Becoming Dreaded Roommates. Emotionally committed relationships bring excitement and passion to our lives, especially when they are new. When we first enter into a committed relationship, we may think that we have found the answer to life’s problems, that we have a partner to share in the daily turmoil, that we will never be alone again, and that it will be smooth sailing from here on out. If we base relationships on these assumptions, however, we may be sorely disappointed when our partners fail to live up to these expectations.
Becoming Dreaded Roommates
In couples counseling, I often hear this phrase,
“I feel like we’re just roommates, and bad roommates at that.” Over time, it is natural to confront some roadblocks, rooted in our own personal issues, that may distance us from our partners.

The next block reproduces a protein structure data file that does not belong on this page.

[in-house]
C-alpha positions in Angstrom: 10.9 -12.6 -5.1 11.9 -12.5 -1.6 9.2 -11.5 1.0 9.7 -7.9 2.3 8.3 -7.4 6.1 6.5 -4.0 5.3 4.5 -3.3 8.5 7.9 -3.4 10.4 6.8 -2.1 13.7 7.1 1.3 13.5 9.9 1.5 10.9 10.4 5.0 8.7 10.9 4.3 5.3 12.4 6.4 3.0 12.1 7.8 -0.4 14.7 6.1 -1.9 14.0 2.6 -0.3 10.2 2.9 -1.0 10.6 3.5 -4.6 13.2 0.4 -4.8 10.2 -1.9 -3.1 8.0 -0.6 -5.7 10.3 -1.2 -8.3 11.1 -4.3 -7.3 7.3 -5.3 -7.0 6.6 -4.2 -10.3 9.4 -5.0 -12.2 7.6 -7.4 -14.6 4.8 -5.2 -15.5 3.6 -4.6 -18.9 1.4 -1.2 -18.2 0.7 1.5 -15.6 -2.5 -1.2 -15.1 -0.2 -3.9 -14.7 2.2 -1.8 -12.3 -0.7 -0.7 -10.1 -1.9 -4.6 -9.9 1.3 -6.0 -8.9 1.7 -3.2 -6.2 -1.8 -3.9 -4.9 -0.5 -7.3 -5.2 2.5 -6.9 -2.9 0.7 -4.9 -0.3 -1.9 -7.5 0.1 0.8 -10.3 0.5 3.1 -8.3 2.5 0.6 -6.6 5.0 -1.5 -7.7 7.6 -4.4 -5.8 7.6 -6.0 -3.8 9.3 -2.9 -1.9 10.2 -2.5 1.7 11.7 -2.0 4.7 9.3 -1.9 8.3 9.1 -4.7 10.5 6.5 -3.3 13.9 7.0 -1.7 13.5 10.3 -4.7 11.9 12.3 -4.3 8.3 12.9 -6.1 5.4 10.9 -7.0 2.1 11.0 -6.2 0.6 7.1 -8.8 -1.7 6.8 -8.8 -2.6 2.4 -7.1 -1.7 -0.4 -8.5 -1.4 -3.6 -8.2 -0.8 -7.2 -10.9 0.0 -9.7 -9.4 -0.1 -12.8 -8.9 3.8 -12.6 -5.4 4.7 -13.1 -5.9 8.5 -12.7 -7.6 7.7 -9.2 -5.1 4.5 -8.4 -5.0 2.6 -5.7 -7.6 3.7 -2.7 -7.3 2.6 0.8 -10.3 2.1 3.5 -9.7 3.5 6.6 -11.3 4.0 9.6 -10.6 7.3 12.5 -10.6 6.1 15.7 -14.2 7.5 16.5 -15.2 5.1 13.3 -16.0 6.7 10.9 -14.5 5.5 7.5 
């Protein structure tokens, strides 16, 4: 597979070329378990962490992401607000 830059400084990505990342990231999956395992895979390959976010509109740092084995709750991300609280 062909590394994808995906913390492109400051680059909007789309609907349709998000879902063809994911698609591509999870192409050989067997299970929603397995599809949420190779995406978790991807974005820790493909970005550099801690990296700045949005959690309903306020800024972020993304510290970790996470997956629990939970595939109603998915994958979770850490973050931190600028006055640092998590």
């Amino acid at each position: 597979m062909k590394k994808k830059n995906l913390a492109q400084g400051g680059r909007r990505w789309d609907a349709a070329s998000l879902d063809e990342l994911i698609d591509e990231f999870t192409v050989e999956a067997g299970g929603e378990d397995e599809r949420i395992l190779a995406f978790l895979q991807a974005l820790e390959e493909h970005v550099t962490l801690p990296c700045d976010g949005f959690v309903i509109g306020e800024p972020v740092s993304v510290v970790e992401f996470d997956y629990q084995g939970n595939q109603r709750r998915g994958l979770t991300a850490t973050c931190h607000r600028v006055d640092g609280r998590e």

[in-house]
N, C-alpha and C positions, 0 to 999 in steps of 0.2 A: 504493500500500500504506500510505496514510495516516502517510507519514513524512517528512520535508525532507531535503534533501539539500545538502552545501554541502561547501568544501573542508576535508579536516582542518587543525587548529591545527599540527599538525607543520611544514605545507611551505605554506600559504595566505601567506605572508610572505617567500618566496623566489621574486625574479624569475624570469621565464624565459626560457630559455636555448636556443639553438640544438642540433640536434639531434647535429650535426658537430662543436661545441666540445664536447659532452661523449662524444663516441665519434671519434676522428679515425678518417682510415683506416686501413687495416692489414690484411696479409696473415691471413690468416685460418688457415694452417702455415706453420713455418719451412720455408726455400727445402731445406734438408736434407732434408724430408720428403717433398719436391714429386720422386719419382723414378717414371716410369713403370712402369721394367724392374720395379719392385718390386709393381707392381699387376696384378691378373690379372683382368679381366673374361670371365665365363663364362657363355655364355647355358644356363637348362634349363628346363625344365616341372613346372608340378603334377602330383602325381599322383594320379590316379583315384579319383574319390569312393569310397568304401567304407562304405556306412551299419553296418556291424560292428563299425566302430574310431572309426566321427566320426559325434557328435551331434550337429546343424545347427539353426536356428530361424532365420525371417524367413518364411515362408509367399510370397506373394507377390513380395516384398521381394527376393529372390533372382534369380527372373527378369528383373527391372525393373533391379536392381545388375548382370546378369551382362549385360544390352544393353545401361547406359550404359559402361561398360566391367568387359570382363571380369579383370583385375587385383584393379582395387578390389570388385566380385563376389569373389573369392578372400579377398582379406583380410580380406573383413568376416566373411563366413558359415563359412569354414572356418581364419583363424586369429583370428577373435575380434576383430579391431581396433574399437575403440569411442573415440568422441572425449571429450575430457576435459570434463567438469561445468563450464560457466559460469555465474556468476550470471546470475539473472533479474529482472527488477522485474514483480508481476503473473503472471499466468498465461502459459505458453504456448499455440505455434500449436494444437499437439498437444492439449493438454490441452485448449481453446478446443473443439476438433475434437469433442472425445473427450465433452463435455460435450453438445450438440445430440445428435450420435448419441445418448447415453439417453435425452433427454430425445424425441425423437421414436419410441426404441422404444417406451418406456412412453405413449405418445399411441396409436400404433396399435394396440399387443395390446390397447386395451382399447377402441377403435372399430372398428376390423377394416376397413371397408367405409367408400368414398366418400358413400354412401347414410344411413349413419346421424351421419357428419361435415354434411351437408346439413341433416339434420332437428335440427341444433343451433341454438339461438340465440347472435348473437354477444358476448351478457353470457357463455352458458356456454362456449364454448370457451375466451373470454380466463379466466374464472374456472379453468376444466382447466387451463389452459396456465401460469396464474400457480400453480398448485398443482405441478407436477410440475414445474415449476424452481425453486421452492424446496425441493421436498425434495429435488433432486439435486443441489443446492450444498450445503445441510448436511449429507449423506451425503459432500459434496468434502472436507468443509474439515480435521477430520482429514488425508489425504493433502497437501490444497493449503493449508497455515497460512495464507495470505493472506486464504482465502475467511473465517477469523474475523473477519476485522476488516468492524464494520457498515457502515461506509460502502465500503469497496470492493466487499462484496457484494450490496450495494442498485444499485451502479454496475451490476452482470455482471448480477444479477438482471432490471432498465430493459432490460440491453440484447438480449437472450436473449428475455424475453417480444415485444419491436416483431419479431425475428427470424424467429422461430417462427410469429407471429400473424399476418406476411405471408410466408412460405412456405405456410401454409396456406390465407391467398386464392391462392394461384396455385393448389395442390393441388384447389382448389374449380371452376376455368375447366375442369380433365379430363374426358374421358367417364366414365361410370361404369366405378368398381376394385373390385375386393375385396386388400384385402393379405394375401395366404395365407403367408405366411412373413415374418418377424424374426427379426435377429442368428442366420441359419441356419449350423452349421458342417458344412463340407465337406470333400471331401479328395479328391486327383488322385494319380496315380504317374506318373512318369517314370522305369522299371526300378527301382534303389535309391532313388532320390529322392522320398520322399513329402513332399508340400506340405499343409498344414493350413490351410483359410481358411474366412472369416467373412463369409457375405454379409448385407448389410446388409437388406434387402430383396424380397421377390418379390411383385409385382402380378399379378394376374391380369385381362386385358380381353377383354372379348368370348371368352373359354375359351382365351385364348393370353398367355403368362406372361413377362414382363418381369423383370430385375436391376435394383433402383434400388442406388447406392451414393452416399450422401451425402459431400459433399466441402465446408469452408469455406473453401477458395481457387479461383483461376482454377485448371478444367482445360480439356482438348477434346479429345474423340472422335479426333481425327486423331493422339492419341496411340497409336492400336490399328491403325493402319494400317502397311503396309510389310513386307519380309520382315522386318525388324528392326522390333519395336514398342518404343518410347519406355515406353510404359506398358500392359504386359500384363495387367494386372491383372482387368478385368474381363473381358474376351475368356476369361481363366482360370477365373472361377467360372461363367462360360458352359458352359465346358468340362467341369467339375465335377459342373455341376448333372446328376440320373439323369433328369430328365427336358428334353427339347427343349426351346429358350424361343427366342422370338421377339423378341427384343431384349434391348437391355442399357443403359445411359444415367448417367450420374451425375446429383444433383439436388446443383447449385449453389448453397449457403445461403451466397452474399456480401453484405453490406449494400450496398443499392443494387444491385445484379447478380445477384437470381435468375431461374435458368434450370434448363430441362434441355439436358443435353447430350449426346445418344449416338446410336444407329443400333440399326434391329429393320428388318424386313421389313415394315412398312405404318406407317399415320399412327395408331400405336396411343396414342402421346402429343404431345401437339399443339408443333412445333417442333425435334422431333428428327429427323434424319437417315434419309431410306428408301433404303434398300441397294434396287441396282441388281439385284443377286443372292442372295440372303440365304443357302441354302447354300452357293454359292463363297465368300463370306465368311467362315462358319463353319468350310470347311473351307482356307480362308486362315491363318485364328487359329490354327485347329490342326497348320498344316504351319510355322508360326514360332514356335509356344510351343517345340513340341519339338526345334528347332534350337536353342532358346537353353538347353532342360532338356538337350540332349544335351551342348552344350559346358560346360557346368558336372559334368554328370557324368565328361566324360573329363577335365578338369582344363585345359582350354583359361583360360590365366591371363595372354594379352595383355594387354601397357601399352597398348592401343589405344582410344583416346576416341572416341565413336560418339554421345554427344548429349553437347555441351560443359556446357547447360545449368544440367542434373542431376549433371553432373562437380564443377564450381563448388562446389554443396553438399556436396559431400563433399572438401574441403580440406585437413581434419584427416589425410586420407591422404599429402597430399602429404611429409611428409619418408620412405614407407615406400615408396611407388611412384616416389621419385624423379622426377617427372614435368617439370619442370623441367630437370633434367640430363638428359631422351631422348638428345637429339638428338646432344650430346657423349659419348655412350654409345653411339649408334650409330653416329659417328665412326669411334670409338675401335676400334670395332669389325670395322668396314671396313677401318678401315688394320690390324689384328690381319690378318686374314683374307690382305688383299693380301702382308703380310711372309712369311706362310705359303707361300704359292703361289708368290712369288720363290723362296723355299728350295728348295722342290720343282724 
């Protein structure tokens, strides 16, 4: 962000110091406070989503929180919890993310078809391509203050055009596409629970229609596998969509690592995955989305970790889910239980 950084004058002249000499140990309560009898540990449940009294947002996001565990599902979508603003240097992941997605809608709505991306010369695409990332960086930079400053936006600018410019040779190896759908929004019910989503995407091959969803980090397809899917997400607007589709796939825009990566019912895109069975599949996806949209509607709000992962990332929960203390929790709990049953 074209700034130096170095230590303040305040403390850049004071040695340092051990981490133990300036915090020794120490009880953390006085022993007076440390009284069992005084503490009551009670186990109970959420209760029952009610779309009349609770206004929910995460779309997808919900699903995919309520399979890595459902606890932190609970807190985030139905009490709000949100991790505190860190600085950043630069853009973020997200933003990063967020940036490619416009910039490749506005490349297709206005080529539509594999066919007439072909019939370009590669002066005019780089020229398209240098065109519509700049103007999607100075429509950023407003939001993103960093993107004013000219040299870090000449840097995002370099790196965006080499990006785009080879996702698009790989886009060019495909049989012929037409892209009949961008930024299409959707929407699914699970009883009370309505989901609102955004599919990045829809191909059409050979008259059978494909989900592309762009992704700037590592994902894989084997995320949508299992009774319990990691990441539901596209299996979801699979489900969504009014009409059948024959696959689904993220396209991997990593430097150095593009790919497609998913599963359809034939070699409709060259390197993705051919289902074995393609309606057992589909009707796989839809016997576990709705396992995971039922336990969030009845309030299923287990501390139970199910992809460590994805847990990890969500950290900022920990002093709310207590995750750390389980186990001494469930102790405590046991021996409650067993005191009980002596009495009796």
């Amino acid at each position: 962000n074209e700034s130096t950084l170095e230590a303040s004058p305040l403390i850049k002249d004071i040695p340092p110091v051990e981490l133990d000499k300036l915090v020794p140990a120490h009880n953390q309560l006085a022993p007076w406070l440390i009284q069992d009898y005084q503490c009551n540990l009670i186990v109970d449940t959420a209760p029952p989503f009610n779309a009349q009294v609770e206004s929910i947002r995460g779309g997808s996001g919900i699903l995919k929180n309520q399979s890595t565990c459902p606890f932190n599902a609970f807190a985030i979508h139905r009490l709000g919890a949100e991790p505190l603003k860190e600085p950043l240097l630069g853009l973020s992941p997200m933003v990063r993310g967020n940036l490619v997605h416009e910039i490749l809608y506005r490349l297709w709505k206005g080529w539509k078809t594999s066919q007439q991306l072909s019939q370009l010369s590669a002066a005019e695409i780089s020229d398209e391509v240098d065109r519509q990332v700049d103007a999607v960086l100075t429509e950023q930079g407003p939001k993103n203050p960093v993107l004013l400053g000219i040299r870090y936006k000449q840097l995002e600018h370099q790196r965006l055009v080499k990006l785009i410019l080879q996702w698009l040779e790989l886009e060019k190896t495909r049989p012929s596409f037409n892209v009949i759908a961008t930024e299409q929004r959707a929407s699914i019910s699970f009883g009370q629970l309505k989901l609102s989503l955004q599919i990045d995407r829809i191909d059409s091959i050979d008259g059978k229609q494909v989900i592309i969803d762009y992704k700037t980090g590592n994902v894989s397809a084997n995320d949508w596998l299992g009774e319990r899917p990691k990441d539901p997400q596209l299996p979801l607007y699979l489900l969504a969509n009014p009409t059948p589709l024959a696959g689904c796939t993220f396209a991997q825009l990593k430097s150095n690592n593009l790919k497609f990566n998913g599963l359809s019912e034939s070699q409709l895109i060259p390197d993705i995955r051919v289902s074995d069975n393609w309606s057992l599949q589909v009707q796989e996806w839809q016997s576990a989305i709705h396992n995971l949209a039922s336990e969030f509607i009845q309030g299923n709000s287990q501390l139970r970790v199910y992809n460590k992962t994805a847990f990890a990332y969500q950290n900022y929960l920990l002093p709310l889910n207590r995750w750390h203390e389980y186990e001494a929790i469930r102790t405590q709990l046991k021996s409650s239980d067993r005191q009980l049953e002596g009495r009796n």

There is a strong probability that if we depend on another person to completely fulfill us, we will soon be disappointed, and start seeing that person as the cause of our disappointment. This pattern of behavior is responsible for a great deal of discord in committed relationships. Couples who come to see me for Marriage Counseling actually hope that the therapy will change their partner because they are convinced their partner is the source of the problem. Continued arguments with poor conflict resolution skills and inappropriate, acting out behavior make for poor prognosis for a happy future.
In Marriage Counseling I teach each partner to concentrate on themselves without alienating each other. This helps them get in touch with their own feelings without telling each other how to think and feel. Allowing autonomy to flourish within the We produces partners with a healthy dose of differentiation while still remaining deeply – and intimately – committed to each other.
My first marriage was the inspiration for this article. Our 16 years of We devolved into two completed differentiated individuals wanting different things. While he and I are still friends our paths have long since diverged. It happens.
Can you relate to this article? Are you currently involved in a dreaded roommate relationship?
For more information on keeping intimacy and romance alive call me at (858) 735-1139.